Wednesday, August 31, 2016

Missions at home

Ever since I found out I'd be coming home to the States, I've been asking myself how to reconcile my two lives into one. How can I enjoy my visit home and at the same time not forget my missionary vocation? How can I continue saying yes to Jesus each day?


This afternoon on my way to church, I drove past a young man and woman on the side of the road holding a cardboard sign begging for aid. My heart leapt in my chest. Ordinarily, perhaps before missions, I would have passed by feeling a little sorry for them and, in all honesty, judging them.

What had they done to get themselves into this situation? Why does he have so many tattoos? Why is she wearing revealing clothing?

But today Jesus nudged my heart and I saw them - their downcast spirits, their pained faces. I saw myself in them because I, too, was in need of grace. I was actually on my way to church to receive the sacrament of reconciliation, to ask God for forgiveness for the innumerable times I have offended Him.

And I realized how ridiculous, how hateful it is when I allow myself to judge my brothers and sisters to determine if they are worthy of receiving my help.

Worthy.

"For there is no distinction; since all have sinned and fall short of the glory of God, they are justified by His grace as a gift, through the redemption which is in Christ Jesus." (Rom 3:23, emphasis mine)

I knew I still had to make it to confession but prayed they would be waiting there when I returned. An hour later I pulled into a nearby shopping center and looked for them on the sidewalk, but they were gone. Disappointed yet sure God had a plan, I hopped back in the car and was about to drive away when I spotted them sitting by a storefront.

Their names are Mike and Morgan, and they are homeless. He's applying for jobs, she's selling handicrafts, but lately it hasn't been enough to scrape by. Their little girl is living with a relative until they can get on their feet; they dream of making a better life for her.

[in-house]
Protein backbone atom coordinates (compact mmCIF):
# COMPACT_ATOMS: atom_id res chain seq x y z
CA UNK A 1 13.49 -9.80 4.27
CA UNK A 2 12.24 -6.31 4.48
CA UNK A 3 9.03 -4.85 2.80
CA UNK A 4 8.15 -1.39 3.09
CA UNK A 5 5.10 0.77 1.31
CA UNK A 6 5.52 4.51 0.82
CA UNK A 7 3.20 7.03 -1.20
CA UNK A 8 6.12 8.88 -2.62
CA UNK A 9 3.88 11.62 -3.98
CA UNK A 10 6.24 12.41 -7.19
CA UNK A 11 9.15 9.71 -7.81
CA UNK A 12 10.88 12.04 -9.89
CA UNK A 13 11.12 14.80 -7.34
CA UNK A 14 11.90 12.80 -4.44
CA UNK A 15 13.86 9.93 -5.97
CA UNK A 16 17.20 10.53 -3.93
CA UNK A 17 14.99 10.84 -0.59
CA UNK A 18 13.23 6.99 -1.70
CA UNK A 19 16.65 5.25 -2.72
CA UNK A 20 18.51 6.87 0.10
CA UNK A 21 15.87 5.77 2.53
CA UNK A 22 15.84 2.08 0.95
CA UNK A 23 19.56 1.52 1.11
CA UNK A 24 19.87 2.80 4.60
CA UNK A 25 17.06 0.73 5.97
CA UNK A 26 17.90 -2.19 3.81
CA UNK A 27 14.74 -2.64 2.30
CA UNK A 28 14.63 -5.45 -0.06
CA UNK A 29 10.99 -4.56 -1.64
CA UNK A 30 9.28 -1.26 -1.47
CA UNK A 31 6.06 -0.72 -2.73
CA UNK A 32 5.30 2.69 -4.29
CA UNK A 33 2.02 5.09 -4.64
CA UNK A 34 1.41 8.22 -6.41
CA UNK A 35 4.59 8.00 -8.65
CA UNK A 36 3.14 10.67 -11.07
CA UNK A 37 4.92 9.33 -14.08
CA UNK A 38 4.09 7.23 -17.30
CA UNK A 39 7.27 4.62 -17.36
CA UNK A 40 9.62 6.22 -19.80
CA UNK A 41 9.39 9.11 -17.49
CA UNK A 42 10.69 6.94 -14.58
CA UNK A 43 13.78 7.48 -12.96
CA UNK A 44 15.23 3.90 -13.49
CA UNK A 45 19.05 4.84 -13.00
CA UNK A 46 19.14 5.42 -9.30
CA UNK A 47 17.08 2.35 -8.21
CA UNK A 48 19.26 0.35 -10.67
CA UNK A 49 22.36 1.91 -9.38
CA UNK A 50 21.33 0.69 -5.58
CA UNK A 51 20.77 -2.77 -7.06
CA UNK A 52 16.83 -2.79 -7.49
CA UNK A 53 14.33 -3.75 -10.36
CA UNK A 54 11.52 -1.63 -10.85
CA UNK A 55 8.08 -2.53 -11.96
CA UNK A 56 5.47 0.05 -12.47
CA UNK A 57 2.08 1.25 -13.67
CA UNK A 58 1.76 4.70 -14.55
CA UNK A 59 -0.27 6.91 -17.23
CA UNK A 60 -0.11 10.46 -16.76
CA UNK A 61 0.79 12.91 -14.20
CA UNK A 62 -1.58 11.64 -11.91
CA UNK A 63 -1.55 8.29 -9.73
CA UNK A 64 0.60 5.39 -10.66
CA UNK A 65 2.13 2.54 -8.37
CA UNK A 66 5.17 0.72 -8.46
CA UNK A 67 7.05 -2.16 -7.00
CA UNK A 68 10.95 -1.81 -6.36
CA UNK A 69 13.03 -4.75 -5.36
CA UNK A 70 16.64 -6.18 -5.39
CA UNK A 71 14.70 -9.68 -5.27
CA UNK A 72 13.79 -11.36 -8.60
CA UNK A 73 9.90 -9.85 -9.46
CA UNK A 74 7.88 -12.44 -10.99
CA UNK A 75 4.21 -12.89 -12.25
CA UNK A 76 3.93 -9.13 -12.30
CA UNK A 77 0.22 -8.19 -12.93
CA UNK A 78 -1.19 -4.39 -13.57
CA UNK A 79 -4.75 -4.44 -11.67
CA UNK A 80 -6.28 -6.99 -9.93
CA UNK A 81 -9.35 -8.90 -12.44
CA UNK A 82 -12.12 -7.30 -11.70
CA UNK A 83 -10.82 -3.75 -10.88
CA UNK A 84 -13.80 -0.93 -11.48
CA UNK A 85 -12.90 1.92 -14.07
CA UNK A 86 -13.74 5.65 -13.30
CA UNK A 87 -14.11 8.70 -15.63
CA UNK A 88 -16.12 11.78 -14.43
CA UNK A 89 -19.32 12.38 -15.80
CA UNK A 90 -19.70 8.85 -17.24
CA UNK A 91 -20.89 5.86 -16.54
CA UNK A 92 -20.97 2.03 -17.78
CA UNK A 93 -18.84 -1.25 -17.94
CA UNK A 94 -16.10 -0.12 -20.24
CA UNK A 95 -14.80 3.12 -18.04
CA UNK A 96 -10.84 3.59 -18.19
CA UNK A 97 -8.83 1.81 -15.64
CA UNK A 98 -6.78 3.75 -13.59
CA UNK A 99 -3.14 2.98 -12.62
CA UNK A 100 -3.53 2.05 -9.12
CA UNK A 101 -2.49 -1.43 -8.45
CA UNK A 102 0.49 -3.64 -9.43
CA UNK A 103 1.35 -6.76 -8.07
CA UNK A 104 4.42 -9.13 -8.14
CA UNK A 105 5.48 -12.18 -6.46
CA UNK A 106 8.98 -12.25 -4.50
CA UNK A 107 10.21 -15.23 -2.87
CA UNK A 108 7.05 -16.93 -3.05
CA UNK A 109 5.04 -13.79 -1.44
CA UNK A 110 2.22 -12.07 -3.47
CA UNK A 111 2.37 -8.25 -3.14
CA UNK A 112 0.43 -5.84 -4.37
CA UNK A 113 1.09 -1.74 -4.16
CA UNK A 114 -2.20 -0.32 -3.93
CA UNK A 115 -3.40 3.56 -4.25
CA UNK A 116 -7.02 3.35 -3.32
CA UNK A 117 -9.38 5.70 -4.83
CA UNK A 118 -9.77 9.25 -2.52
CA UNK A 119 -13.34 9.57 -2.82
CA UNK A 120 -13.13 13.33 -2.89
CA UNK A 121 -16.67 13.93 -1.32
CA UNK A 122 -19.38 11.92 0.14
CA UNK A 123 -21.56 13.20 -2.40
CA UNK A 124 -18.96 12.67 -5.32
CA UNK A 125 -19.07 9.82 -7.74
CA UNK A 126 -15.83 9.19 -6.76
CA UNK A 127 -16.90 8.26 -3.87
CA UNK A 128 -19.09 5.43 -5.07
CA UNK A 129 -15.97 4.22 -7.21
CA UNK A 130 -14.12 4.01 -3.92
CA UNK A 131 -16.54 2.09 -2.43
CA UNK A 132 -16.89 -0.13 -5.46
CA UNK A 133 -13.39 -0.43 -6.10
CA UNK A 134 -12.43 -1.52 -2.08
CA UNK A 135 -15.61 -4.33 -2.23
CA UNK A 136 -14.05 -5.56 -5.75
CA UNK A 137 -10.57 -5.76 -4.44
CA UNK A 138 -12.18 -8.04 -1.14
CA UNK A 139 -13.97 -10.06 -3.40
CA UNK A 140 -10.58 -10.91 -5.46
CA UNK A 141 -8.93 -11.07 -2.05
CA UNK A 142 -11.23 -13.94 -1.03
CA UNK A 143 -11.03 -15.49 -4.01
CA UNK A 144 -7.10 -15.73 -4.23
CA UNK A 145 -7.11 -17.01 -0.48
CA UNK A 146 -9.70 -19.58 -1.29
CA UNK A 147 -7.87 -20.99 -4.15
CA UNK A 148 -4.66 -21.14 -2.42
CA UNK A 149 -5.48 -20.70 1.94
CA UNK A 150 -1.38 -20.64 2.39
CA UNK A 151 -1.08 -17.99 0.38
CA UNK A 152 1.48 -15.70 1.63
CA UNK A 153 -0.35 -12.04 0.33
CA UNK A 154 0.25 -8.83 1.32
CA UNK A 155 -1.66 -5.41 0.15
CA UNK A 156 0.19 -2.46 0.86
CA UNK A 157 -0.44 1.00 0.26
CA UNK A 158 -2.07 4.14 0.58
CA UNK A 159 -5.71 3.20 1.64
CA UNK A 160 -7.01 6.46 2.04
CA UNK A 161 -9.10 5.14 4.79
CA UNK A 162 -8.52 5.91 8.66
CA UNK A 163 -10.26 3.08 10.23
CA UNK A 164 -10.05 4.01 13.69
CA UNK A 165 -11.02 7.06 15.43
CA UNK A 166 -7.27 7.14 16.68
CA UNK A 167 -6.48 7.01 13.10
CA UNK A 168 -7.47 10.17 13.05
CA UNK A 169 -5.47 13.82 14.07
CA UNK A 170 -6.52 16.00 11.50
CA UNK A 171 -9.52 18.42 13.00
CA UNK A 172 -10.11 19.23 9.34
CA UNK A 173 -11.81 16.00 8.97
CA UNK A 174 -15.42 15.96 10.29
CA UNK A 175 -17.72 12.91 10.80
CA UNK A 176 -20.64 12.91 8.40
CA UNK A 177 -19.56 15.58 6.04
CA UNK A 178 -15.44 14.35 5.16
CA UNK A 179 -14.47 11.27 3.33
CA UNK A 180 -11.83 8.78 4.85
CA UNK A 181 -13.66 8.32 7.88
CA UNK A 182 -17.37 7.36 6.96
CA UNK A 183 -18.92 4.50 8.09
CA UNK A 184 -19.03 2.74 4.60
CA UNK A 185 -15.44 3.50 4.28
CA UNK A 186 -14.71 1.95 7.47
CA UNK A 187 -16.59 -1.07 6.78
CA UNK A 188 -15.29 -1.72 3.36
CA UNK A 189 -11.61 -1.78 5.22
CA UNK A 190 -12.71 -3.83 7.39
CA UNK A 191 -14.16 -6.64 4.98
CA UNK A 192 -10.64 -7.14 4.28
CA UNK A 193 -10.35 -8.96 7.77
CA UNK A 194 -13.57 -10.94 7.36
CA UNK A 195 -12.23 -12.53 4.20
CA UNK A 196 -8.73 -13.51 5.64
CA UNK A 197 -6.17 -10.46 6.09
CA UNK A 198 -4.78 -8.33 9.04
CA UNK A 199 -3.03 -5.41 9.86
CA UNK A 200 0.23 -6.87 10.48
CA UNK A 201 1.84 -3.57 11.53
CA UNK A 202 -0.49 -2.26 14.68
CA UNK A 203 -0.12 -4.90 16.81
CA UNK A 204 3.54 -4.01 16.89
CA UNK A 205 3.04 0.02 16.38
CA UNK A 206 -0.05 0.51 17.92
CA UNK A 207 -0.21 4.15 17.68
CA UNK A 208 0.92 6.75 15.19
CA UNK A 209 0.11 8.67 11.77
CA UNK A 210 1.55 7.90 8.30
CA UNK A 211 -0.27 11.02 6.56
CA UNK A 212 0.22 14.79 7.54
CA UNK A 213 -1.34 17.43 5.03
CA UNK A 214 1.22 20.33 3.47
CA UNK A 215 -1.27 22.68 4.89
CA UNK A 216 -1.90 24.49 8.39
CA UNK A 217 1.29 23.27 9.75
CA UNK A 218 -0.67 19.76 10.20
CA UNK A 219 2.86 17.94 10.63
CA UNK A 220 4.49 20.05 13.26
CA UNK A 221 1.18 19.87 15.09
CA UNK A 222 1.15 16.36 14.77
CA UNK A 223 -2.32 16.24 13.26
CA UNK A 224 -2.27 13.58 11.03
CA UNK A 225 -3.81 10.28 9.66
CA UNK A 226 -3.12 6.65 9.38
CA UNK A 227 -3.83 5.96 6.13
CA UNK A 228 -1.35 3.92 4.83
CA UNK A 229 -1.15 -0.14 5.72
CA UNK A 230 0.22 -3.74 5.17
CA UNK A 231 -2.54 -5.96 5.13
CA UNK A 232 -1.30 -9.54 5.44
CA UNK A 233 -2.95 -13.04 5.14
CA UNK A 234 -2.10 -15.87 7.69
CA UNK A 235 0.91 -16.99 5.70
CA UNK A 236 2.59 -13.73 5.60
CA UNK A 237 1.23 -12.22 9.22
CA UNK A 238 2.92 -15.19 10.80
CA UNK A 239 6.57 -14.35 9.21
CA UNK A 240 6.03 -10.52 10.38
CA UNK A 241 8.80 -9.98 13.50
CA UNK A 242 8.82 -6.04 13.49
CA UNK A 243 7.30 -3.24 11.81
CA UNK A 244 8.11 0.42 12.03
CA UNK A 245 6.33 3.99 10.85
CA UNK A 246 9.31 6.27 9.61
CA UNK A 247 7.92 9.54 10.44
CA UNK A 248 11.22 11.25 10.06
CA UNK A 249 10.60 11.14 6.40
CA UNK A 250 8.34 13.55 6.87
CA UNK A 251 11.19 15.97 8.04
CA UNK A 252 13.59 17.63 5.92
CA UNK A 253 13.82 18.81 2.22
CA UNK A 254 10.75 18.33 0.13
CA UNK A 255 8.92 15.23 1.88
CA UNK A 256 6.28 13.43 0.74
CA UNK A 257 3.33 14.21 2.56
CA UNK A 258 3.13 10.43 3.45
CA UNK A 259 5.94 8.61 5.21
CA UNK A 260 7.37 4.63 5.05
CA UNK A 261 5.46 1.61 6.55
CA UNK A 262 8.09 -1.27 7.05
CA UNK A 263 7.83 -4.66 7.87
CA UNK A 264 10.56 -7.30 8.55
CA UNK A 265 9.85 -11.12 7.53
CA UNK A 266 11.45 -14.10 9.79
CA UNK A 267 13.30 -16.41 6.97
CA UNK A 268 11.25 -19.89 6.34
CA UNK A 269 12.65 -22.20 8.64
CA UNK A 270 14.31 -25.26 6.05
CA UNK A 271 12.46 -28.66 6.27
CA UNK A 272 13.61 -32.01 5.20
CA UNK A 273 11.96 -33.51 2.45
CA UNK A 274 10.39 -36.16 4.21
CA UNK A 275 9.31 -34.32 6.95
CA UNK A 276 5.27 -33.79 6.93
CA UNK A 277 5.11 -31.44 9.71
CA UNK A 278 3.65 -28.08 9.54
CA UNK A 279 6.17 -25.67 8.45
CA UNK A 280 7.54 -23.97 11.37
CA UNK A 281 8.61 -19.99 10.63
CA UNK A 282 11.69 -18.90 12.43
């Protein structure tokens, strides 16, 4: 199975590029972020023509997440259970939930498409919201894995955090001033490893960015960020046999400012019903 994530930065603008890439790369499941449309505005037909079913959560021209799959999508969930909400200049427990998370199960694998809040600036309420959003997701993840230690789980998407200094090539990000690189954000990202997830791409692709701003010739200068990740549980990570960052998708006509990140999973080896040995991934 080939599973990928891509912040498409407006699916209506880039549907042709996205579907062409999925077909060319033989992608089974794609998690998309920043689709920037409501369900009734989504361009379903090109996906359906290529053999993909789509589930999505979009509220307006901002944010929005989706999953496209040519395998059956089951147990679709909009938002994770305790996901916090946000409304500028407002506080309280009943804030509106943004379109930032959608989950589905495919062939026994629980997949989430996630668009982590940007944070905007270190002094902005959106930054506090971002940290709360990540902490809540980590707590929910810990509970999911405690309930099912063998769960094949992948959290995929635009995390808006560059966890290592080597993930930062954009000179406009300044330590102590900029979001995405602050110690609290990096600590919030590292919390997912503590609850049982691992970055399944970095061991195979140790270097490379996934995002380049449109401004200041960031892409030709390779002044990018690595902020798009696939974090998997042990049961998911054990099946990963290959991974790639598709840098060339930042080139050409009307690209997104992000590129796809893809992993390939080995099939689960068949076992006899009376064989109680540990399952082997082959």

Mike gratefully accepted my offer to buy them some  groceries, so we went shopping together. I walked alongside the cart as he picked out various meats and ziploc bags, to freeze the meat in smaller portions for the coming weeks.

He's a praying man, he says. Every day he tosses their shoes under the bed so they have to get down on their knees to reach them; in doing so, they find themselves in the perfect position for prayer.

I've never been homeless, but I told Mike that I, too, have at times found myself in tremendous need of the Lord's mercy, and that He has always been there for me. He smiled slightly. "It's like us. Today we were wondering how we were gonna get by...and then you came."

You don't have to move to the Philippines to be a missionary. Jesus will put people right in your path and prompt you to love them and serve them as He would. You just have to listen.

Wednesday, August 17, 2016

Back in the USA

It's true! After spending the last 18 months in the Philippines, I'm finally home! I'm looking forward to a time of rest and renewal before being sent back out on mission in January 2017.


Most of my time stateside will be spent at our mission base in Abbeville, Louisiana. The directors of FMC have asked me to be part of the formation team that will help lead this year's intake training for our new missionaries. The training runs from September to mid-December, three weeks of which will be spent at our base in Mexico to give the trainees an idea of what to expect in their future mission life. 

I'm so blessed to be part of the formation team because, after almost three years in foreign missions, the Lord has taught me a great deal about perseverance and hope in the midst of suffering. The day-to-day life of a missionary is vastly different than what one might expect, and I hope to bring a spirit of encouragement and understanding to my soon-to-be missionary brothers and sisters.


Although I'm currently at home, my mission team will continue our ministry in Camiguin for the rest of the year. If you are currently giving to my mission fund, please keep donating! I will be transferring the funds to my teammates for our ongoing alms needs until I return to the mission field myself. This year with your help, we are sponsoring:
  • 24 students in college - $724/month
  • 23 students in high school - $134/month
  • 1 twice-weekly dialysis patient - $537/month
  • 2 children with cerebral palsy and their disabled parents - $255/month
  • 1 Filipino family interning with our community as they discern missions - $358/month
  • Countless medical patients who come to our door each day - sometimes over $2,000/month